Now why would that be? Does she really care about freeing her subjects from the oppressive rule of a centralized and autocratic regimen?
And for that matter, why did Murdoch’s tabloid, the Sun, campaign in favour of Brexit? Or the Daily Telegraph and its owners the Barclay brothers?
At the very least, one can say this: there is a subset among global leaders (otherwise known as our dear elite warmongering looters) who wanted the UK to leave the EU, and made every effort in that direction. But how could that be? What profit could they earn from it? Accumulation of power and spoils should be congruent to increased centralization, not renegade nation-states.
A good answer is Thierry Meyssan’s intelligent take on it. Meyssan was the first journalist to break free from conspiracy theories on 911, and to describe the events of that day for what they are; he is also the only foreign correspondent to have covered the Syrian proxy war without ever leaving Damascus. This is what he says about Brexit: the queen and gentry are well aware of America’s decline, and wish to position themselves for the new multipolar world, in which China and Russia play a significant role. Because the EU (and ultimately NATO) are old-world structures, in which the US is dominant, the UK needs to realign itself. In order to become a major yuan trading hub, and not to suffer from America’s impositions on Russia, Brexit is the correct move.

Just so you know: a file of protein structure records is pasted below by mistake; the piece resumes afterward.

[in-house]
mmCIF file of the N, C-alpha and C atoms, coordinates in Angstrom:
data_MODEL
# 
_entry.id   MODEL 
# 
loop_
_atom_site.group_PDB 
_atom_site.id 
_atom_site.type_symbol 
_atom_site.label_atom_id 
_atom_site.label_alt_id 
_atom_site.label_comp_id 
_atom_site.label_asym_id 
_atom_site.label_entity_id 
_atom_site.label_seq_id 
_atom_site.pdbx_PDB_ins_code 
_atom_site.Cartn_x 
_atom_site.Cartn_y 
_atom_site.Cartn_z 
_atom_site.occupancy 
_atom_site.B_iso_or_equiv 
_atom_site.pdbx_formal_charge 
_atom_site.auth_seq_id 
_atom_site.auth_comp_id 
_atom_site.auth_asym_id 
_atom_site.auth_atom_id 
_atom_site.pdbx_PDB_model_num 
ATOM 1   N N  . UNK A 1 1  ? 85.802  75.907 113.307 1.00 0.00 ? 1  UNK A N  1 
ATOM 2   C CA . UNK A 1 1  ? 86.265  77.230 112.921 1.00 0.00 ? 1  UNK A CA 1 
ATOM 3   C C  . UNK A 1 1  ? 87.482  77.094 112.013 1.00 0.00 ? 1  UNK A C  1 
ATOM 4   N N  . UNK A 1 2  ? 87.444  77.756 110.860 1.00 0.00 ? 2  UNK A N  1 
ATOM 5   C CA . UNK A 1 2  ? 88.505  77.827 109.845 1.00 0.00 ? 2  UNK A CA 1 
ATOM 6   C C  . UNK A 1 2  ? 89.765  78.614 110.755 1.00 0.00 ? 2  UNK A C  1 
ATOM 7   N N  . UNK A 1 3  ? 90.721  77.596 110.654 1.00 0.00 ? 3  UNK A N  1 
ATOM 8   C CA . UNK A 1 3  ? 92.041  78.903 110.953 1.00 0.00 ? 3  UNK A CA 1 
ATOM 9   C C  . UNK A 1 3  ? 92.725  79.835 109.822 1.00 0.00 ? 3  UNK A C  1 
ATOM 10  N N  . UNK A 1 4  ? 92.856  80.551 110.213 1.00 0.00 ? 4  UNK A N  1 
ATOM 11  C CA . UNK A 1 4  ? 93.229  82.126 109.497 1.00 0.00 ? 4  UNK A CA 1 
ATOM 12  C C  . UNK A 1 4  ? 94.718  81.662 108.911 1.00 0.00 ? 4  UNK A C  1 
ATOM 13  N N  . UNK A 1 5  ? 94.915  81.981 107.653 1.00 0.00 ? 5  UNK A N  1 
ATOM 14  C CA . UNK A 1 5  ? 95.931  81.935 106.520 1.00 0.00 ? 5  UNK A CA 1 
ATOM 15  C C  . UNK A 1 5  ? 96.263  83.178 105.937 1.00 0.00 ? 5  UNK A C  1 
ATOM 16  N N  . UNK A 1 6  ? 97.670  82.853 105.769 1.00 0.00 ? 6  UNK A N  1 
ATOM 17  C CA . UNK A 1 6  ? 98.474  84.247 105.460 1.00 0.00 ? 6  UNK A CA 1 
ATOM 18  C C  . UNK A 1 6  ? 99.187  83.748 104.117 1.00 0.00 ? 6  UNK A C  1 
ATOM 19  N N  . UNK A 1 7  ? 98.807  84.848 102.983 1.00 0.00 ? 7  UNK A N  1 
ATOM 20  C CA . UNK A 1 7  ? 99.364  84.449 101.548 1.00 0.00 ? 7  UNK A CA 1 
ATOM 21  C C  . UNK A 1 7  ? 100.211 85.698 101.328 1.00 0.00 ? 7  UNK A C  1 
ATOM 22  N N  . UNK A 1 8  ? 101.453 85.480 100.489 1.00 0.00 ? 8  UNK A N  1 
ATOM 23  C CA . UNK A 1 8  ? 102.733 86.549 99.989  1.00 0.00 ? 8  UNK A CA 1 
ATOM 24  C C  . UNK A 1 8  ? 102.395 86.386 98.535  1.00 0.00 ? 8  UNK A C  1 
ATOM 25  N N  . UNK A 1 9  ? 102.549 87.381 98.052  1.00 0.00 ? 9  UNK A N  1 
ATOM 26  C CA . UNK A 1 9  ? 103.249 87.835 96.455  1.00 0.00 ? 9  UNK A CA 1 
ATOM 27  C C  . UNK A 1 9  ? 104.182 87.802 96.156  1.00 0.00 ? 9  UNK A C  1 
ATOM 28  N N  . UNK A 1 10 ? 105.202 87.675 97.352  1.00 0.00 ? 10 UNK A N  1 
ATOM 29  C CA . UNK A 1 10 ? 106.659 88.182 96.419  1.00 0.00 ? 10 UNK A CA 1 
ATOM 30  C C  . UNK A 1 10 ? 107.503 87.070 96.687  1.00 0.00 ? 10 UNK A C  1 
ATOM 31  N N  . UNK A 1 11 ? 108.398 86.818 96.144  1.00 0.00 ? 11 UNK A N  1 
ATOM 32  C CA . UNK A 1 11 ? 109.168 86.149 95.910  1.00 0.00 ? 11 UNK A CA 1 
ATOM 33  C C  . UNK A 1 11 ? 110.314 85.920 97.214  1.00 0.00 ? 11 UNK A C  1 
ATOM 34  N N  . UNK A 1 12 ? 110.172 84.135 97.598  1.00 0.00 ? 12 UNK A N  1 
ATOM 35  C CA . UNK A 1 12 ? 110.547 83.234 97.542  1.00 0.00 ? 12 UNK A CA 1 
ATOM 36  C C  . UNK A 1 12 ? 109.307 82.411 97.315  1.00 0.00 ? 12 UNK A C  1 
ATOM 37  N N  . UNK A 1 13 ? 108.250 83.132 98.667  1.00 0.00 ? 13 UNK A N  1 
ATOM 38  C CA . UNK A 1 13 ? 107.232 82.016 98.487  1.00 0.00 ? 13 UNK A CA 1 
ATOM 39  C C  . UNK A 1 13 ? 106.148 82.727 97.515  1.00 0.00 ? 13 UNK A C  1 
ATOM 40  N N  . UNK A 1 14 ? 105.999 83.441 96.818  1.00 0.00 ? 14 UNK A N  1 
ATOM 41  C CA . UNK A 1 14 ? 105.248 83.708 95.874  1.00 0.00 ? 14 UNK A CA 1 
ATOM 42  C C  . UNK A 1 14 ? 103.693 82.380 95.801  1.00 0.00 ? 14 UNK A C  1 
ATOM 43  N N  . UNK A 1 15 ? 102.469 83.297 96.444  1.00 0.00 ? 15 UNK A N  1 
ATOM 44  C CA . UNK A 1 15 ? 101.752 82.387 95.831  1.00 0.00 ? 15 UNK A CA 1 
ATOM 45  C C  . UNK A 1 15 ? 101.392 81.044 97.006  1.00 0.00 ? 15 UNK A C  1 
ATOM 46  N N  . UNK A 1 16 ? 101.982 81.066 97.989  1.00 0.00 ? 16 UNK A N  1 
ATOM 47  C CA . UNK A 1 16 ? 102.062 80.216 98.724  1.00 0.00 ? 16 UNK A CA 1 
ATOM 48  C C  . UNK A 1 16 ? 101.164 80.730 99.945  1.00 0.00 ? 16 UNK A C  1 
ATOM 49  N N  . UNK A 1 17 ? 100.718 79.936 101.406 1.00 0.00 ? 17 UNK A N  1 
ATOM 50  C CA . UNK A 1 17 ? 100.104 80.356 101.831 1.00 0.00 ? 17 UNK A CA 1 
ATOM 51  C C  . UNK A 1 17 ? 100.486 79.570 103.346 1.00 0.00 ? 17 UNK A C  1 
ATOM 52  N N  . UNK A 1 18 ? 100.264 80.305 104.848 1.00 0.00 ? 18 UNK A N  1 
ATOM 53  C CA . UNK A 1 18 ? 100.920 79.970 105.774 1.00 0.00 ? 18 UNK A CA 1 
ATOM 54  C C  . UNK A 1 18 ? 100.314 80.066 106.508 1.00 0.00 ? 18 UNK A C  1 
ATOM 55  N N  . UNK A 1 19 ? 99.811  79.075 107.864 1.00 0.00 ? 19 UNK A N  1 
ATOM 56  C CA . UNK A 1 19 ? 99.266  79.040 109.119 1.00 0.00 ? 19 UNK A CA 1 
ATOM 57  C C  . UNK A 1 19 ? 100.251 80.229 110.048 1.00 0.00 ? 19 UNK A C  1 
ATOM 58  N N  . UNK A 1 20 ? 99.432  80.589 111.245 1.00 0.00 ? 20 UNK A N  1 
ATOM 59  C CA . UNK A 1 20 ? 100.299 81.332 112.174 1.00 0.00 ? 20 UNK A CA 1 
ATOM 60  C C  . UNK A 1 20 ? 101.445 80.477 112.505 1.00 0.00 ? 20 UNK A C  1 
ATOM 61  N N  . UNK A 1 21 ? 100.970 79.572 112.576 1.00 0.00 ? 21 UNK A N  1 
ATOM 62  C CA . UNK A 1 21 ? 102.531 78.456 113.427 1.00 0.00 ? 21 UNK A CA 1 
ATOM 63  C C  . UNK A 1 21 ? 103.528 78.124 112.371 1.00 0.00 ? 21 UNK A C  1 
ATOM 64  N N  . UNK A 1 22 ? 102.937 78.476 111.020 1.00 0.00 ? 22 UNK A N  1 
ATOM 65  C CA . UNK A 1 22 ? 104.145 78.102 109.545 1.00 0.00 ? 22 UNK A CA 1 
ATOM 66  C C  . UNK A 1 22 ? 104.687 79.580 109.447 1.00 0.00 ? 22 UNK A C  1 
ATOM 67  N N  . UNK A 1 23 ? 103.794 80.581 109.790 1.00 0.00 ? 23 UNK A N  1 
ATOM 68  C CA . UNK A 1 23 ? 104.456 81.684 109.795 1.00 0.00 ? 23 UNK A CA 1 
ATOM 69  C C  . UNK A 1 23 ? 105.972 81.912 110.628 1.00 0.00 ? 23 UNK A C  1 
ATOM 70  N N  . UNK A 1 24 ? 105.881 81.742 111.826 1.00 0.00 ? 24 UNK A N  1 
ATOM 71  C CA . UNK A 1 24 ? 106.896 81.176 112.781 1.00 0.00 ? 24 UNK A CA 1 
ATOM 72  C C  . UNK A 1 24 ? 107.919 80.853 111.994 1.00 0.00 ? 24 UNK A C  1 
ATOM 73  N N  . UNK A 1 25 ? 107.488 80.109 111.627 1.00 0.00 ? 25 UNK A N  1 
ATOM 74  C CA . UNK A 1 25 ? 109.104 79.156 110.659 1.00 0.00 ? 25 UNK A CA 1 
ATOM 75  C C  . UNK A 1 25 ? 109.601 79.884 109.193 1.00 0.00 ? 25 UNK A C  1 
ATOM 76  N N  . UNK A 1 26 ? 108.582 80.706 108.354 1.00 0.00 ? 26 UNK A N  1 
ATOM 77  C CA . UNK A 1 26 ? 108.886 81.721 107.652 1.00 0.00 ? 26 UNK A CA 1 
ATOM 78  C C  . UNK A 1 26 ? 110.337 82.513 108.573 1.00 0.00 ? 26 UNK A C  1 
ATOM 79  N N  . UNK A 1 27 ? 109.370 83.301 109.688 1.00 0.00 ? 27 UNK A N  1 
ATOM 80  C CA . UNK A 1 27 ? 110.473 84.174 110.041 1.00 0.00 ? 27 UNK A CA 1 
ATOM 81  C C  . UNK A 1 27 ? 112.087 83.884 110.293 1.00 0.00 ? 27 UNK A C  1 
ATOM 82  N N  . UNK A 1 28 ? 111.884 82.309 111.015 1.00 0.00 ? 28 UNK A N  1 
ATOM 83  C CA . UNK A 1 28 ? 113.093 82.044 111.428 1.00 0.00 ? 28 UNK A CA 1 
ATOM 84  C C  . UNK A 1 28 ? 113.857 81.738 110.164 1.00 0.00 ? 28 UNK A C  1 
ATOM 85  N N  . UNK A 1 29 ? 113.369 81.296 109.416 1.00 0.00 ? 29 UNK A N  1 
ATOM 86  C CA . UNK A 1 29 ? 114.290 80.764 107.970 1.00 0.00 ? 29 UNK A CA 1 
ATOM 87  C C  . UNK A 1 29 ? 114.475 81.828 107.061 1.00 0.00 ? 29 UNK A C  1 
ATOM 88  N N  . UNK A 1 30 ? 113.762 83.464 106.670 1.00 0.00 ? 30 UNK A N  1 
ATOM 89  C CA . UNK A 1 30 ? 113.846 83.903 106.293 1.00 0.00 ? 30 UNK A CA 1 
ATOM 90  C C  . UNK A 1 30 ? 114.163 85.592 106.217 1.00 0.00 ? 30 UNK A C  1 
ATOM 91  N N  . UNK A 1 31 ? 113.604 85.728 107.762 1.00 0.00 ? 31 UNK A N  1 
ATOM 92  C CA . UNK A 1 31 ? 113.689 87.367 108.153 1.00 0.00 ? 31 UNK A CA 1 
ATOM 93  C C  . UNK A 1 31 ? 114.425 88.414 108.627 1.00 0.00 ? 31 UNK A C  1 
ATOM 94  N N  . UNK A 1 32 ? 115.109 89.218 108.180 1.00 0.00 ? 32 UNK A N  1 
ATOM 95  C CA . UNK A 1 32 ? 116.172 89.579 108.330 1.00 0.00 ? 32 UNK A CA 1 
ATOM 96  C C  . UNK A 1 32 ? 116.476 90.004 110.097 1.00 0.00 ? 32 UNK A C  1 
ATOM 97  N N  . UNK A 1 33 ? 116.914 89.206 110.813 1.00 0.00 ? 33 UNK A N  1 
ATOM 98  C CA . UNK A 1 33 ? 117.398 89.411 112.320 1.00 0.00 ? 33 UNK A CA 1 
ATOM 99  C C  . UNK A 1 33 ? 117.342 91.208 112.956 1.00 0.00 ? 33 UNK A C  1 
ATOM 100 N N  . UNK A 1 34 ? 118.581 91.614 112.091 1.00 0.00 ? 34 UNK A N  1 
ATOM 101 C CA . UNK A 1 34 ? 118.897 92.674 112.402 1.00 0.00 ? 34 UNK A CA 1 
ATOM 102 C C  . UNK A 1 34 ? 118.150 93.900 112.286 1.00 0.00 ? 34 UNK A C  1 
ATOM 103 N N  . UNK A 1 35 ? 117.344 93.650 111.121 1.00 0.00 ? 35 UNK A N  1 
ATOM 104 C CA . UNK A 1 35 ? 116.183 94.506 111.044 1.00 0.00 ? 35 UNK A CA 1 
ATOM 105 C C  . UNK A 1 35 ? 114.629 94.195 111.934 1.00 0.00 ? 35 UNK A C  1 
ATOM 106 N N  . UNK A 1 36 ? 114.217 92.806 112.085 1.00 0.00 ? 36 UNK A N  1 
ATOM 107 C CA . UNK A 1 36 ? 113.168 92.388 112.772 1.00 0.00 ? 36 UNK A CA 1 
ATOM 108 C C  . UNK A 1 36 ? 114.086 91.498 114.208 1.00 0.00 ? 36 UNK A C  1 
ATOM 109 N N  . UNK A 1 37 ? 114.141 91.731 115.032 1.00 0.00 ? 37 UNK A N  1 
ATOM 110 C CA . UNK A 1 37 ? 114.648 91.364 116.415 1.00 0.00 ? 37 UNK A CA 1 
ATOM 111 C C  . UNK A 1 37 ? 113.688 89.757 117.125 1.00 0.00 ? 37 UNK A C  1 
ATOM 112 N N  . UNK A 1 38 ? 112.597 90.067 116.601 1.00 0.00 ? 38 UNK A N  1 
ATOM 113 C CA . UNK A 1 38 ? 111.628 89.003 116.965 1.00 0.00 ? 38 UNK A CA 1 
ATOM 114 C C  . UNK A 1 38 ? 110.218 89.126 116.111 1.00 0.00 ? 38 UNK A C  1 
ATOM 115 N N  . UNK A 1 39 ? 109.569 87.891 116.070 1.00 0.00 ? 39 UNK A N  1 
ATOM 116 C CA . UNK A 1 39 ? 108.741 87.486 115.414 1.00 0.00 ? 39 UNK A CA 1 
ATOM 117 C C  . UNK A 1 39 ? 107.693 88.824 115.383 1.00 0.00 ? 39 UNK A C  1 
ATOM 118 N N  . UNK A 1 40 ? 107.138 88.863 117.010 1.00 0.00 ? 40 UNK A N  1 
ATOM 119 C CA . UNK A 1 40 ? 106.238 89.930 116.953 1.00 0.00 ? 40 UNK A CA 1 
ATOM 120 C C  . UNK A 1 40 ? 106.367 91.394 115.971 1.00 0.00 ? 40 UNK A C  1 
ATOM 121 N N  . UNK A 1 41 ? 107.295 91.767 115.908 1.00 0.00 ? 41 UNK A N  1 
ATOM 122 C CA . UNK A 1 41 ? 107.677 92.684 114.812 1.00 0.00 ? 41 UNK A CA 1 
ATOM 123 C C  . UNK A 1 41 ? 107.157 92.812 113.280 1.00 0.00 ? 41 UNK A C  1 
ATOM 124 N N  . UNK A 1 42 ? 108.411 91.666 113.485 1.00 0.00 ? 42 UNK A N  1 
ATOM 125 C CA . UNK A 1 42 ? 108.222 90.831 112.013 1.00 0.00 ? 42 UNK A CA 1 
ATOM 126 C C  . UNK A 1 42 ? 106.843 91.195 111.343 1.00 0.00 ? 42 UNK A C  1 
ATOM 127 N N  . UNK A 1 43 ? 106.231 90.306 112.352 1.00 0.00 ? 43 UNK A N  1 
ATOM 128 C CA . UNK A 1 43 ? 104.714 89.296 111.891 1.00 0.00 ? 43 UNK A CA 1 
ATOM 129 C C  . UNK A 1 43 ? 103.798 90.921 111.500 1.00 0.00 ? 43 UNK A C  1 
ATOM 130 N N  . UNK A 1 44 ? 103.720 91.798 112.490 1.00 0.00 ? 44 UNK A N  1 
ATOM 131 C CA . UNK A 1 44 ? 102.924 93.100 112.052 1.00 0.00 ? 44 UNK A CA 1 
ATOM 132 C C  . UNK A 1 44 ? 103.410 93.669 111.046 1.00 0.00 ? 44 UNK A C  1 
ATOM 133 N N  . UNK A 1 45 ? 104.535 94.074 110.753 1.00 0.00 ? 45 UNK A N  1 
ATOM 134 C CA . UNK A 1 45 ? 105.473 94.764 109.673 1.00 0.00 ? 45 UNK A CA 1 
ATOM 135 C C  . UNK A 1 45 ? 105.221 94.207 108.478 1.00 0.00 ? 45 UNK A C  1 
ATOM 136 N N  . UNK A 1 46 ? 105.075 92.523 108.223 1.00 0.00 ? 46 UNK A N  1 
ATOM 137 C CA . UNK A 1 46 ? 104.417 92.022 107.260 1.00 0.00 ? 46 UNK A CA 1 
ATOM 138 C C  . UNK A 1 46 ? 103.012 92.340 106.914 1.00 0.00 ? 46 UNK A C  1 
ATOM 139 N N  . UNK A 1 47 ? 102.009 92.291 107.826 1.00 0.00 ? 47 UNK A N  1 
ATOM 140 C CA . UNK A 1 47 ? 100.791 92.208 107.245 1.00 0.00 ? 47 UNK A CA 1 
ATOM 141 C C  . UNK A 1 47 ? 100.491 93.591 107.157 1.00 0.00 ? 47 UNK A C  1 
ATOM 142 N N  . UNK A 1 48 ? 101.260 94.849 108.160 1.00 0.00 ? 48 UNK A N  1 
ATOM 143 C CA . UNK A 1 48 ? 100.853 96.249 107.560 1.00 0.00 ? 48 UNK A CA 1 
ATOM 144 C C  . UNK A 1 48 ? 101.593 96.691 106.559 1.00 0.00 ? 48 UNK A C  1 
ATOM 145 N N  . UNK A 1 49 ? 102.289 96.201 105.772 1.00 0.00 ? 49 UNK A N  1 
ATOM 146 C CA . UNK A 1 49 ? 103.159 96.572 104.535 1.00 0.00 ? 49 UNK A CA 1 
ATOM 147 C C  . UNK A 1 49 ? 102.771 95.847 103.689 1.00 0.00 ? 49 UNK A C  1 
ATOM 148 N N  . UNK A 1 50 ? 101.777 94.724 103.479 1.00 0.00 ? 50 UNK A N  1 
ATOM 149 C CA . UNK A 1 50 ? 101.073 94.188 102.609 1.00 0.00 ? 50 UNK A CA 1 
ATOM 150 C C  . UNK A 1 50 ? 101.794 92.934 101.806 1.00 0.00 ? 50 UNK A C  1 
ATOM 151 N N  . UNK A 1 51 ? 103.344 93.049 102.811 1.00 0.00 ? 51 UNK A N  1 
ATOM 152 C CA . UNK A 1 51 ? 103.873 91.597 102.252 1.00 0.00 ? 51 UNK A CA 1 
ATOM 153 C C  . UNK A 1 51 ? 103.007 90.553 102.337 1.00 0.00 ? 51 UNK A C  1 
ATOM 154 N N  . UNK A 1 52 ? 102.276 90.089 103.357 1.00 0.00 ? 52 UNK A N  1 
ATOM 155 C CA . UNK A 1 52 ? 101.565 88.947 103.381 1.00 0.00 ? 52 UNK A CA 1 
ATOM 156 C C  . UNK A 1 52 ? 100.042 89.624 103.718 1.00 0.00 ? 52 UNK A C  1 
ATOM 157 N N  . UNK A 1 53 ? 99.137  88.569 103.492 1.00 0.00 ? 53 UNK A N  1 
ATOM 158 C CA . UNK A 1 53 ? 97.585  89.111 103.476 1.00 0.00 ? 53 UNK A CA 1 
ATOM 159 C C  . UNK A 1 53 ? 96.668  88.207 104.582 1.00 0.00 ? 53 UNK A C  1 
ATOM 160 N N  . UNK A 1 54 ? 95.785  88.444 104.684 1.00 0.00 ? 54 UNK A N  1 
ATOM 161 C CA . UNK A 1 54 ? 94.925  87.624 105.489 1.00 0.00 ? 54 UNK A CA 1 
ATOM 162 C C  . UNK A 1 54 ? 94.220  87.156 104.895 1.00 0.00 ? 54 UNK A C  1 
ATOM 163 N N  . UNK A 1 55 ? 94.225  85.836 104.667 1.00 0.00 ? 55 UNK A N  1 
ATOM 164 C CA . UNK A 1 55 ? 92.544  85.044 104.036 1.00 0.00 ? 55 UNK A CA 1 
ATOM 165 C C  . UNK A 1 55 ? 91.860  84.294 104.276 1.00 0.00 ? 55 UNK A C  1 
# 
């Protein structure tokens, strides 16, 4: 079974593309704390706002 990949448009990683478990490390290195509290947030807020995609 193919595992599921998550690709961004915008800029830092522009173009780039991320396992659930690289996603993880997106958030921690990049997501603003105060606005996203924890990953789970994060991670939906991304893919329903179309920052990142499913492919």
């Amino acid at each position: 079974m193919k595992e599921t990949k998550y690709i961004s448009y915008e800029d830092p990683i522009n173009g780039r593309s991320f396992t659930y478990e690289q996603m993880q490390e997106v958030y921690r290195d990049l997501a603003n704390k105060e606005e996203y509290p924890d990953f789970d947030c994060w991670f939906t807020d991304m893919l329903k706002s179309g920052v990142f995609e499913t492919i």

Then there’s the second, more complete answer.
Now that the Lisbon treaty has been rammed down the people’s throat, the next critical step for EU planners is economic integration. That is, a European economic government, involving full debt mutualisation – i.e. Portuguese bonds should be guaranteed by Germany (and conversely) – i.e. they would be European bonds, not Portuguese or German titles. That’s what the Greek crisis failed to achieve. That’s also how the refugee threats (and deeds a few months later) didn’t succeed.
Economic integration was a major stepping stone in building the federal United States. It needs to be the next in building the EU superstate.
But if economic integration is to take place, it can only involve the common-currency zone. And if so, it means Great Britain can’t be part of it (for the time being).
And what do you know, that is exactly how the post-Brexit narrative is shaping itself.
In conclusion, and whatever opinion one comes to, one can only marvel at the symbolic coincidence of India and Pakistan both joining the Shanghai Cooperation Organisation on the very day Britain votes to leave the EU.